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Red, itchy, and swollen bumps on the skin are common symptoms of mosquito bites. But severe allergic reactions and mosquito-borne diseases manifest themselves in different ways and can lead to complications.
Almost everyone is susceptible to mosquito bites. But for people with severe allergies, symptoms can be more than just annoying: they can be serious. Most bites occur at dusk or in the morning when mosquitoes are most active. While male mosquitoes are harmless – feeding only on nectar and water – female mosquitoes are out for blood.
A female mosquito grabs hold of her victim with a combination of scent, exhaled carbon dioxide, and chemicals in the person’s sweat. When she finds a suitable meal, she lands on a piece of exposed skin and inserts her trunk to suck up the victim’s blood. The proboscis is the long, flexible tube that comes out of her head and can pierce human skin. The most common symptoms — a red bump and itching — aren’t caused by the bite itself, but by your body’s immune system’s response to proteins in the mosquito’s saliva. This reaction is also known as Skeeter syndrome.
Learn more about Skeeter syndrome and whether an encounter with mosquitoes can be potentially harmful.
Mosquitoes seem to prefer certain victims over others, including:
- pregnant woman
- overweight or obese people
- people with blood group O
- people who have exercised recently
- people who emit higher amounts of uric acid, lactic acid and ammonia
- people who have recently drunk beer
Because mosquitoes are attracted to heat, wearing dark colors can increase your chances of being bitten. This is because dark colors absorb heat. People who live in humid, tropical climates or swampy areas are also at a higher risk for bites.
Some people are also at greater risk of an allergic reaction, such as younger children. People with allergies to some components of mosquito saliva, such as proteins and antimicrobials, may also be at greater risk of developing Skeeter syndrome.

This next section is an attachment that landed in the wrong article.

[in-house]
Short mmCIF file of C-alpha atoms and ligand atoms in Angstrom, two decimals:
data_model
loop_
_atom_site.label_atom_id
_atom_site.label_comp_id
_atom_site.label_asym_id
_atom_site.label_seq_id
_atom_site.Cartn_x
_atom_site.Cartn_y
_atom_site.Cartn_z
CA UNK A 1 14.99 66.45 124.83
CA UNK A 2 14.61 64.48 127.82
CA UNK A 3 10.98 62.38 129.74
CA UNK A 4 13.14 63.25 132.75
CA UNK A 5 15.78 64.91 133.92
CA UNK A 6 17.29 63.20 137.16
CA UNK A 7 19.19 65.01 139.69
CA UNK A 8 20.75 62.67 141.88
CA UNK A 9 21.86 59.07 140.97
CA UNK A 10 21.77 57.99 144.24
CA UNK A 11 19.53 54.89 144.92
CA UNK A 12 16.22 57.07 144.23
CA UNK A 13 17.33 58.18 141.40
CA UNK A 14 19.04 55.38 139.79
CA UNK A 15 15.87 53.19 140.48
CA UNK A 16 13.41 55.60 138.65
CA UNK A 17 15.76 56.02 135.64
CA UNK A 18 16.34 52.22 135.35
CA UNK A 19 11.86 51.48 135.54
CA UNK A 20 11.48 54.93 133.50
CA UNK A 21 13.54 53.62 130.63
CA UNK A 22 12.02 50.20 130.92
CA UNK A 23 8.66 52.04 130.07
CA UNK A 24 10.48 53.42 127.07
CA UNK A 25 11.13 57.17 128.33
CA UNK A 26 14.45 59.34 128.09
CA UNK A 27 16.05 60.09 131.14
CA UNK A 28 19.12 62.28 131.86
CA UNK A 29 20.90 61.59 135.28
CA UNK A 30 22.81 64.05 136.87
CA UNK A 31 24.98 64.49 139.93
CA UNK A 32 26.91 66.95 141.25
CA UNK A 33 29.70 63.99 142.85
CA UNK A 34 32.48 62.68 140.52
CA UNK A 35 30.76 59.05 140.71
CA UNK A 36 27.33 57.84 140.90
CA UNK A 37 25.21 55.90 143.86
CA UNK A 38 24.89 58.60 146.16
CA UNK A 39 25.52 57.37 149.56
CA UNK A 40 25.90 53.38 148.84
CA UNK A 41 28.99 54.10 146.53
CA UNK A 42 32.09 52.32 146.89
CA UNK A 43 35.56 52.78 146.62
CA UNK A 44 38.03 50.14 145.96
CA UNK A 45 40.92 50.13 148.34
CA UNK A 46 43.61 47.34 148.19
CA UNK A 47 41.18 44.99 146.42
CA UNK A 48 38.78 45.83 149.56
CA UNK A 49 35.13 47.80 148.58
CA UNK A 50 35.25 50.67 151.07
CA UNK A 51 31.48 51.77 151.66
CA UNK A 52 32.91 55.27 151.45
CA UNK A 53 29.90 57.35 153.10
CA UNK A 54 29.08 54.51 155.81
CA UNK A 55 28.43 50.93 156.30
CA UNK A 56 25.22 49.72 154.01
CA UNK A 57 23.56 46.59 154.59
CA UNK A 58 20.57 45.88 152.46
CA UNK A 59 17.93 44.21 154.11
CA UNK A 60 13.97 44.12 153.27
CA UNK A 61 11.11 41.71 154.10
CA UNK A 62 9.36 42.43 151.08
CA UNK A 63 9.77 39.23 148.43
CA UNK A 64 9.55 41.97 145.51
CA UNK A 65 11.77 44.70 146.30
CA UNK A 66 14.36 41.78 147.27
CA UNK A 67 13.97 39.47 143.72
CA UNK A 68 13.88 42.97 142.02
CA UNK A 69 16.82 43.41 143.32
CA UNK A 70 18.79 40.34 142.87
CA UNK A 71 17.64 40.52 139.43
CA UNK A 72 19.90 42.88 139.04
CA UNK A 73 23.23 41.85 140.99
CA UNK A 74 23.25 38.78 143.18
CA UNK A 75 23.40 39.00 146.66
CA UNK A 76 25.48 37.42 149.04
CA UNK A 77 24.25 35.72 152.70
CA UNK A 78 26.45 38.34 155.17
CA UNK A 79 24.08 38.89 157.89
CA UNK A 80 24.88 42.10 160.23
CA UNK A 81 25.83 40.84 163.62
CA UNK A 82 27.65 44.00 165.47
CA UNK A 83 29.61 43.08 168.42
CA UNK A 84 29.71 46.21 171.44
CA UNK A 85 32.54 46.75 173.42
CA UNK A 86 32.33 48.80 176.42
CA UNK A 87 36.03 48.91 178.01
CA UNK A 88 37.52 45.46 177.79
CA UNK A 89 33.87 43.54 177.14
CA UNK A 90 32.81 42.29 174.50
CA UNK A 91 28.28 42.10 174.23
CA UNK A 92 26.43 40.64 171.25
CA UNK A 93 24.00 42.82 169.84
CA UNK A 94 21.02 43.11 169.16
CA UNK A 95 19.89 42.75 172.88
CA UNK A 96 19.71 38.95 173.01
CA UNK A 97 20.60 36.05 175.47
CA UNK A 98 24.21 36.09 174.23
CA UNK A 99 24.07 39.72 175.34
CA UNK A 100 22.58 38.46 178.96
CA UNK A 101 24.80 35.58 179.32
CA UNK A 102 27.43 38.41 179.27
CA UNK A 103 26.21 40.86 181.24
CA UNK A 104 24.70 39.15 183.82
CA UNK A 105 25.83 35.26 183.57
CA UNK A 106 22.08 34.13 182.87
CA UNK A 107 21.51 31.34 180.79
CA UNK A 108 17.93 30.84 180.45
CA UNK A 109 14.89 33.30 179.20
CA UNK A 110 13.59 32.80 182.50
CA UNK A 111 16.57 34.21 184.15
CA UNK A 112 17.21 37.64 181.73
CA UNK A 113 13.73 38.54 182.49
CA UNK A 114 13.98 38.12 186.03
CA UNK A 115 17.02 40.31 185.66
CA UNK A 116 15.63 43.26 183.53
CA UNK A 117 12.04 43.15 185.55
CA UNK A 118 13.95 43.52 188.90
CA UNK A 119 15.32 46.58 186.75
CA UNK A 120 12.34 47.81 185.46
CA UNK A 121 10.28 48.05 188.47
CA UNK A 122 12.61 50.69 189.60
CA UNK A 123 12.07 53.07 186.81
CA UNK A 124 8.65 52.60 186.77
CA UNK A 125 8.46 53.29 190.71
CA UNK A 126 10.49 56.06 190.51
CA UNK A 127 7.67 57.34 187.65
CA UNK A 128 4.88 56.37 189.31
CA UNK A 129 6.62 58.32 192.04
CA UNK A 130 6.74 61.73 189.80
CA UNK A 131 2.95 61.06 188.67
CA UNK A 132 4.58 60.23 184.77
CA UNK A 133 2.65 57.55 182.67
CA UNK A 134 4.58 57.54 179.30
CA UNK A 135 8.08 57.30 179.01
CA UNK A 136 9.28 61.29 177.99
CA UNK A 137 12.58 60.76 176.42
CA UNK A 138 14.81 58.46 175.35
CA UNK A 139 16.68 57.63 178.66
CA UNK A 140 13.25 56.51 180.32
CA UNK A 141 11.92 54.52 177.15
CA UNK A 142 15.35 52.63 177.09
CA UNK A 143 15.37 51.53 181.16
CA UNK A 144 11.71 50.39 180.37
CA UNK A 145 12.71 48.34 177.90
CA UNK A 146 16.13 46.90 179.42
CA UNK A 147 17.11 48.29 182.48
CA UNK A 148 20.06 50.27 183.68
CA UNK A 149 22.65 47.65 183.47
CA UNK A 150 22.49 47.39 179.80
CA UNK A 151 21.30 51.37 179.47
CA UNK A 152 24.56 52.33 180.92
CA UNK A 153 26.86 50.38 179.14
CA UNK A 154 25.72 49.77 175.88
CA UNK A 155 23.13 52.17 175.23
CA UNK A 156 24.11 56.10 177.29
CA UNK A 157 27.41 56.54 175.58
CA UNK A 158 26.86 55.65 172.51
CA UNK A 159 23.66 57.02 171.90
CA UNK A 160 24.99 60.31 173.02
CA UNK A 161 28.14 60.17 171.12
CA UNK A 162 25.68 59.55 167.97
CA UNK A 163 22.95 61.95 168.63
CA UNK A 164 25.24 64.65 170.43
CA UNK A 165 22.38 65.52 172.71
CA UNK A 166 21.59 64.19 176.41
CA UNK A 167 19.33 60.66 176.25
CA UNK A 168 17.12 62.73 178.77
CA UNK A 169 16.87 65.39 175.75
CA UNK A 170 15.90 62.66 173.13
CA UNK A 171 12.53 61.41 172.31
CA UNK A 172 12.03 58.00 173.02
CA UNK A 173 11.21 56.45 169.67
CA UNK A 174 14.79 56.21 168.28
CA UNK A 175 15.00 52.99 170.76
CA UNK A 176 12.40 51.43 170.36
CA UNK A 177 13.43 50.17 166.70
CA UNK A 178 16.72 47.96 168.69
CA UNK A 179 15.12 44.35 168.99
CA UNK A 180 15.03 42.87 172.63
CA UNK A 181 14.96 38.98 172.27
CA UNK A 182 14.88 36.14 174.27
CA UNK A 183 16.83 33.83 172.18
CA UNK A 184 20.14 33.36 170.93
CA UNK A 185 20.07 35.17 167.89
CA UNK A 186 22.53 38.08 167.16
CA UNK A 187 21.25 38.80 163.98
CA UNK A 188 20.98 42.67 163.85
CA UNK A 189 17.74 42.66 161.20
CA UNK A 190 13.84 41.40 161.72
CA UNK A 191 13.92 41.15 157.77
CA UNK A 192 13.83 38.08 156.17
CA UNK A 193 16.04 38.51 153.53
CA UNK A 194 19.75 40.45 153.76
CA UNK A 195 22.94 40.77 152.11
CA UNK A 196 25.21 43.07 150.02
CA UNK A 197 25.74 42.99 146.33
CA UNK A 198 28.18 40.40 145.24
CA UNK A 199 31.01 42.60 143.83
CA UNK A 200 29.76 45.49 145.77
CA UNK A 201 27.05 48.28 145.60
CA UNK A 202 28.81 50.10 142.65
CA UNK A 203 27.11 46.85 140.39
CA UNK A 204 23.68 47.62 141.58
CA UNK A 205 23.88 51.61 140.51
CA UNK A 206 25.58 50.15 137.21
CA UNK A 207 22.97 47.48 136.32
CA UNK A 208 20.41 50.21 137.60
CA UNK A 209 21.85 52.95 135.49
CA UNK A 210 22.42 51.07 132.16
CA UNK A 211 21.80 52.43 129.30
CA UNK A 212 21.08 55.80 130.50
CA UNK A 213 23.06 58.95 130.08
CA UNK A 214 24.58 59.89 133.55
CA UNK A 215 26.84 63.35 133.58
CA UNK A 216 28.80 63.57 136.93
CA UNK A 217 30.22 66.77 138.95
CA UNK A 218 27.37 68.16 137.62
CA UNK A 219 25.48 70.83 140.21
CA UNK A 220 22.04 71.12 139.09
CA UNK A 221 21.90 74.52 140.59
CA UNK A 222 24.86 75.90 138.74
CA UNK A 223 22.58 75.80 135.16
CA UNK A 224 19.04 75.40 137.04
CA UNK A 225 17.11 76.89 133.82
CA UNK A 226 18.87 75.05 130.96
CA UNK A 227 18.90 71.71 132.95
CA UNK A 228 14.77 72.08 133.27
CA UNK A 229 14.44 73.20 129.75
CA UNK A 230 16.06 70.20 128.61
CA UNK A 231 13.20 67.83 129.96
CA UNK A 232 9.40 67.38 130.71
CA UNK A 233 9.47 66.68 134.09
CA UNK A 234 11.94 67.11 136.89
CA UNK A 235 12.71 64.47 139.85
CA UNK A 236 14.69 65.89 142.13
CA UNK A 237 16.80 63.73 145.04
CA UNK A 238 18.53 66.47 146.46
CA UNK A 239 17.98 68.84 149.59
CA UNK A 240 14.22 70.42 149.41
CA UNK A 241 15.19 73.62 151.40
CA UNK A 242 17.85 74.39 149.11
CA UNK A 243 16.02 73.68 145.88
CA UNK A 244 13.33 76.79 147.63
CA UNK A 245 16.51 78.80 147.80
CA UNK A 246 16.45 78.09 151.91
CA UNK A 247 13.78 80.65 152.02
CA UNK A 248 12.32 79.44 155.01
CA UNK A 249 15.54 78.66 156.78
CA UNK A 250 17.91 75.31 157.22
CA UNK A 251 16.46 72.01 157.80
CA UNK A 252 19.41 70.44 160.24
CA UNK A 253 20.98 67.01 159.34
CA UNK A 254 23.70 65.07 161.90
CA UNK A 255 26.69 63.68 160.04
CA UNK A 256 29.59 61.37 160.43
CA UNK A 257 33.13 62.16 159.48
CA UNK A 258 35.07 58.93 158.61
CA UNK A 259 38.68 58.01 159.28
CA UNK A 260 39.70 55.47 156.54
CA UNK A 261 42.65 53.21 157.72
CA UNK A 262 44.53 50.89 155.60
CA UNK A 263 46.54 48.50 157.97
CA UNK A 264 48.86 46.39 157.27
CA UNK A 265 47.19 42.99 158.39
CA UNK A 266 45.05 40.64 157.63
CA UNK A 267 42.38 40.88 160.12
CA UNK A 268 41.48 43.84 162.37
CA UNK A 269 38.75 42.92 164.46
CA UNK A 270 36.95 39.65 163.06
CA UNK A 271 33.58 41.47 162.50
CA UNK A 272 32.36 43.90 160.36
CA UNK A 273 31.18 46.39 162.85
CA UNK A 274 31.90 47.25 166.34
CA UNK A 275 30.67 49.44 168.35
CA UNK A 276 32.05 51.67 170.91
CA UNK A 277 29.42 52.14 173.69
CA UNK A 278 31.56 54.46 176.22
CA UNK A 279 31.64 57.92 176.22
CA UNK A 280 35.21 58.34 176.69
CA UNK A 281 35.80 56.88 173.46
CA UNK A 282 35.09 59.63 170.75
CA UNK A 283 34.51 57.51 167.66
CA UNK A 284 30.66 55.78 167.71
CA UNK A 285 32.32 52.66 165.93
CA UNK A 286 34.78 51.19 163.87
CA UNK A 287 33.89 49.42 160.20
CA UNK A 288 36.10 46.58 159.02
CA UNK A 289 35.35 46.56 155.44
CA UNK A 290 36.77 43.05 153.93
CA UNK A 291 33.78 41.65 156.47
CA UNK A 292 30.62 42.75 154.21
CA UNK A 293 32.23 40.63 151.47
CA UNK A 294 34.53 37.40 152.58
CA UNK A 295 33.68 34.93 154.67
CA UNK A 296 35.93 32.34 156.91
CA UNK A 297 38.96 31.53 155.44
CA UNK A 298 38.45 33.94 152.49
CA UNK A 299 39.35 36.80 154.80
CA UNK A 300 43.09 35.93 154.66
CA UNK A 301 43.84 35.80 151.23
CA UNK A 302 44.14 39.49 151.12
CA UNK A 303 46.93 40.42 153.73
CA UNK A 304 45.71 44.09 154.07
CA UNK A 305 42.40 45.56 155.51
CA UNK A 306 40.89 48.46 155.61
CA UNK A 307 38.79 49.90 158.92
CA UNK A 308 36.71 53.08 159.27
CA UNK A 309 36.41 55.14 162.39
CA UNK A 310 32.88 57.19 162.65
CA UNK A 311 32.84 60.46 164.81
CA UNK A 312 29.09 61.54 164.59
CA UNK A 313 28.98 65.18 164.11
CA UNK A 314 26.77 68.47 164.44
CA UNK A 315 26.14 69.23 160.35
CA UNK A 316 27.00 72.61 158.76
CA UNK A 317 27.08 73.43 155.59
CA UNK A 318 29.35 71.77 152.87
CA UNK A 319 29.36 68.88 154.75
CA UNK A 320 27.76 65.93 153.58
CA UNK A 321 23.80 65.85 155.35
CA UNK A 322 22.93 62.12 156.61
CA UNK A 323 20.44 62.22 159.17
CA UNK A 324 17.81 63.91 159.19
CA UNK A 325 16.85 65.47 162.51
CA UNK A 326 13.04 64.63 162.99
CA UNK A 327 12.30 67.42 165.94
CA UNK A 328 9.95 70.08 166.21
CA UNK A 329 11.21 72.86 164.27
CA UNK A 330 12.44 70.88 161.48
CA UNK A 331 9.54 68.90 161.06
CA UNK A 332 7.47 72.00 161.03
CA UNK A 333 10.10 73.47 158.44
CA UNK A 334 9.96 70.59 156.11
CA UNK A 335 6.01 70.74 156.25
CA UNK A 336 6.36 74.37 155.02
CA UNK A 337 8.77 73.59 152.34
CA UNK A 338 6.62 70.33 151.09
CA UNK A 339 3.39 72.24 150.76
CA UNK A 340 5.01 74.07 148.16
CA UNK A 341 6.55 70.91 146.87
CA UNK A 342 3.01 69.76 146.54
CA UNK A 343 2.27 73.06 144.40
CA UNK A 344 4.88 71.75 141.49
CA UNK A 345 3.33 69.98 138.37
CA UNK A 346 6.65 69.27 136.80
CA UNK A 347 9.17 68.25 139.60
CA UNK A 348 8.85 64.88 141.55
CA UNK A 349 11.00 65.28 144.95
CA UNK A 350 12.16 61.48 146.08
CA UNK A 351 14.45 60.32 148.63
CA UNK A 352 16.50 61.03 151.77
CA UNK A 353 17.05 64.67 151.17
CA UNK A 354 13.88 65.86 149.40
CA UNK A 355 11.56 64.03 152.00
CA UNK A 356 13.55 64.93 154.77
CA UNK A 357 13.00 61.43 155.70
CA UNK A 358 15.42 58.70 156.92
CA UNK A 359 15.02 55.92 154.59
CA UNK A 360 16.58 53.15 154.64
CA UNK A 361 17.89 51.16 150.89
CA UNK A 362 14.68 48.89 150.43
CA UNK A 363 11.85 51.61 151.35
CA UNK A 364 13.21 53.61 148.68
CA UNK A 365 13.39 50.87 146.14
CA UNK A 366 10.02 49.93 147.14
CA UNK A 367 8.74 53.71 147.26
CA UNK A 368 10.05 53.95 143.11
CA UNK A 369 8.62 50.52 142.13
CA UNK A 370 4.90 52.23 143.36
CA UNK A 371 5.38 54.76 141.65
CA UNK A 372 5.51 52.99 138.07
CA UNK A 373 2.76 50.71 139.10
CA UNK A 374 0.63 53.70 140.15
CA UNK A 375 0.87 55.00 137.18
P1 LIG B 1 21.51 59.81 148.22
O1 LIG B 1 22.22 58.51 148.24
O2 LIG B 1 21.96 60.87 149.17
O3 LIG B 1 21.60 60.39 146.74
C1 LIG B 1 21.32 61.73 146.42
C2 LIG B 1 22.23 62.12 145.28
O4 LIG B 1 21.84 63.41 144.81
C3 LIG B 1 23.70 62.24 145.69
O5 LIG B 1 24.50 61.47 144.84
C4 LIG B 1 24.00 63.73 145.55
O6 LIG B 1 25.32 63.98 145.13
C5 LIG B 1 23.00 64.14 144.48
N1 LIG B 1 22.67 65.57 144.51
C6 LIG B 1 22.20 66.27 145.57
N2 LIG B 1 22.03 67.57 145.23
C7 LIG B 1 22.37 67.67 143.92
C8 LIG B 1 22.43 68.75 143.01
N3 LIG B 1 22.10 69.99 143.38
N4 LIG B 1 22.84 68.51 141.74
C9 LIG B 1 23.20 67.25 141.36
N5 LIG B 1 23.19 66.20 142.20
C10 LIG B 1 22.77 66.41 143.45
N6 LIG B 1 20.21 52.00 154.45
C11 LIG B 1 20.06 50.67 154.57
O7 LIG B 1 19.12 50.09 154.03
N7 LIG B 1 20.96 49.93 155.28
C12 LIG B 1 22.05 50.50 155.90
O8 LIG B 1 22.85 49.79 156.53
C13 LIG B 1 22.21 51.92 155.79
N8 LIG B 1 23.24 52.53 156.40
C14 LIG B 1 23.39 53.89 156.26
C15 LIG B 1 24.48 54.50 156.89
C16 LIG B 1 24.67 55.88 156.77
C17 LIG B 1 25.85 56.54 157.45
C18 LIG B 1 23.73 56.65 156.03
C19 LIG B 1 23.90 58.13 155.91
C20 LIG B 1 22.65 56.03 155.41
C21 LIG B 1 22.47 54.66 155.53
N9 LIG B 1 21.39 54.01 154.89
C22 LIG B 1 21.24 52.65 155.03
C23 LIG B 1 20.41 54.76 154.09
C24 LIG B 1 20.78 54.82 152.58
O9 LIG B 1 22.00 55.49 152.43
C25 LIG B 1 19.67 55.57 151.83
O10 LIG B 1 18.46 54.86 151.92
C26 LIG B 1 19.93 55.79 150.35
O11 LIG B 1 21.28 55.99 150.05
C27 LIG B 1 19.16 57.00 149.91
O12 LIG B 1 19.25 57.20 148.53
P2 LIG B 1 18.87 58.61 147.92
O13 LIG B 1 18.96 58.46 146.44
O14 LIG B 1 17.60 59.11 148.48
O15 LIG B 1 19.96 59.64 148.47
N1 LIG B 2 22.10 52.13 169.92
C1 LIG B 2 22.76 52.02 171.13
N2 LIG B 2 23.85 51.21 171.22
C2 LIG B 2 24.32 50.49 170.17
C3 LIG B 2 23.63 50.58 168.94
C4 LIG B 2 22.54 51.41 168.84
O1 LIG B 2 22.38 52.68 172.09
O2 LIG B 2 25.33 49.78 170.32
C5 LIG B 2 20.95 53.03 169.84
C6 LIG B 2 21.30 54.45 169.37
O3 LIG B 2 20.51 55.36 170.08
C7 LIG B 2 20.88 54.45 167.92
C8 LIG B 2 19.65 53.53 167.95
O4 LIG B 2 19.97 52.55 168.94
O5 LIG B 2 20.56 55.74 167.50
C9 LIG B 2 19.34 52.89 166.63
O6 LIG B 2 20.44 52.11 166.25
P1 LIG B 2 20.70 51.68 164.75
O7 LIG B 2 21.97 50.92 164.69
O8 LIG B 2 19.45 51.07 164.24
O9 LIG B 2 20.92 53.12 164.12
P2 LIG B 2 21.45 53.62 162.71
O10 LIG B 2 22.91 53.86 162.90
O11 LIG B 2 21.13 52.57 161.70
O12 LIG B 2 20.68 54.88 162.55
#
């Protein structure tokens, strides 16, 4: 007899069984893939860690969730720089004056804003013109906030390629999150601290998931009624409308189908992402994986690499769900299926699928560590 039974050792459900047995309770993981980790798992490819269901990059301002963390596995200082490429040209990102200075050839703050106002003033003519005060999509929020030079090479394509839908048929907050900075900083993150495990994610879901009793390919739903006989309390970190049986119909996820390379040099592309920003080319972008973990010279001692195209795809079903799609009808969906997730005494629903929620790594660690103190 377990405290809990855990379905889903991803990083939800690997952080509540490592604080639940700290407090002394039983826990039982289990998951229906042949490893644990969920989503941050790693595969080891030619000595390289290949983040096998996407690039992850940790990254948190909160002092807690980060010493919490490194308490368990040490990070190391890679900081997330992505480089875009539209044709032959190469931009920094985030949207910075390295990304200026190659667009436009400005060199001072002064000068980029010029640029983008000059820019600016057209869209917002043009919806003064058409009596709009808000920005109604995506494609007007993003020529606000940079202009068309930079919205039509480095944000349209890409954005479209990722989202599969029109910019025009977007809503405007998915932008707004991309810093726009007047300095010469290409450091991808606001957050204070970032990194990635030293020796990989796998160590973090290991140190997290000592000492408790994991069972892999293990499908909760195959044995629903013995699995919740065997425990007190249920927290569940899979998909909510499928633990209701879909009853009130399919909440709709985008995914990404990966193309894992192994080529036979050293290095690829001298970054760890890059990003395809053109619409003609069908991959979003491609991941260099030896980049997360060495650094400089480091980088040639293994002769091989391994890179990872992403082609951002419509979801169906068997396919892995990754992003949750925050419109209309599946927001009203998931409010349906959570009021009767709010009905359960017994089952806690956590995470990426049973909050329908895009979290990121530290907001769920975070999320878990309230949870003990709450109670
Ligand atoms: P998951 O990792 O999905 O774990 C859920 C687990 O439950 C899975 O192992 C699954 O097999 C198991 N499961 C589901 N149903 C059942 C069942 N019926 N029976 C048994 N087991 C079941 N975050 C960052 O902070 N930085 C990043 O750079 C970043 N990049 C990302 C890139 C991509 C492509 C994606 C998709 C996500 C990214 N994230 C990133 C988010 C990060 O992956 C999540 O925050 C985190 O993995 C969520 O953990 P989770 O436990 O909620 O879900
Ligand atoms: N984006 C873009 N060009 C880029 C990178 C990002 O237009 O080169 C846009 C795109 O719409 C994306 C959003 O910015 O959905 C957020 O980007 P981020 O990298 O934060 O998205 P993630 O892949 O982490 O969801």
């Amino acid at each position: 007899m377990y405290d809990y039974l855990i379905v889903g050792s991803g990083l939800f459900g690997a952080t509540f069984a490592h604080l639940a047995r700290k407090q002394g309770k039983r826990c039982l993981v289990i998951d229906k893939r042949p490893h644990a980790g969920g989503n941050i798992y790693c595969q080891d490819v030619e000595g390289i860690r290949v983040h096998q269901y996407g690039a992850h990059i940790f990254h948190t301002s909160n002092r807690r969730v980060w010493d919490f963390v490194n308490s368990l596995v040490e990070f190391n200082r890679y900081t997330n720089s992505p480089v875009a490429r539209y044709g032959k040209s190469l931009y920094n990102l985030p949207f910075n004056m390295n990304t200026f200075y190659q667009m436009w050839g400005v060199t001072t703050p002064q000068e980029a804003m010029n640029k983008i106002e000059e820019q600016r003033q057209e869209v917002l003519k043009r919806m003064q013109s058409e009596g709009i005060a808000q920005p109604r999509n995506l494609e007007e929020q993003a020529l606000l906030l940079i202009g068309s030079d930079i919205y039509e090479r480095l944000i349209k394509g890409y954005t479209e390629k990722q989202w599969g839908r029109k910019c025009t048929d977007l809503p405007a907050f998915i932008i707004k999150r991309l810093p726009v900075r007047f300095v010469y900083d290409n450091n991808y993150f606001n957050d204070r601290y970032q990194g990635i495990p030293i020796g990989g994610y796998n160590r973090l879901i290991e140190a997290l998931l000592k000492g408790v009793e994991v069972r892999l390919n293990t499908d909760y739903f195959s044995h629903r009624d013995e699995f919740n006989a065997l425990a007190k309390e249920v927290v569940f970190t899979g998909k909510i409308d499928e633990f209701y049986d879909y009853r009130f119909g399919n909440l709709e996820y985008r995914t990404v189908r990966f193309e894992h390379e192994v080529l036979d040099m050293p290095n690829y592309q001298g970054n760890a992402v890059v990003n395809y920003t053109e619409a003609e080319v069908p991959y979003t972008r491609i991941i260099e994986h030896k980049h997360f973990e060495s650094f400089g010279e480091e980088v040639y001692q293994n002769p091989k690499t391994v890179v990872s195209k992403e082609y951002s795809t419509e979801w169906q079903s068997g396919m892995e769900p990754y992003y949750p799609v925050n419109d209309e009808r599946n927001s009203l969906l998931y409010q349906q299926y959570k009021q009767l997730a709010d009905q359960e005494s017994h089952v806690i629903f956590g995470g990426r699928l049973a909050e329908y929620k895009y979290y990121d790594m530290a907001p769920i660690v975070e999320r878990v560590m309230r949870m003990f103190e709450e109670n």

The more times a person has been bitten by mosquitoes, the more likely they are to become desensitized over time. That means adults tend to have less severe reactions to mosquito bites than children.
Common symptoms of mosquito bites are soft bumps on the skin that can become pink, red, and itchy. In most cases, redness and puffiness appear a few minutes after the mosquito pierces the skin. A firm, dark red bump often appears the next day, although these symptoms can appear up to 48 hours after the initial bite. According to the American Academy of Allergy, Asthma, & Immunology (AAAAI), contact with a mosquito must last six seconds or more to cause a reaction.
As your mosquito bite heals, the itching sensation will fade and the skin will gradually take on a less red or pinkish hue until it returns to its normal color. This usually takes about three to four days. The swelling will also subside after about a week.
A typical mosquito bite is less than an inch wide. Read more about recognizing insect bites.
Significantly larger mosquito bites, especially if they are larger than a quarter, can be one of the symptoms of a more serious allergic reaction. These symptoms can include:
Seek emergency medical help if you notice any of the following symptoms, as they could be signs of a more serious condition: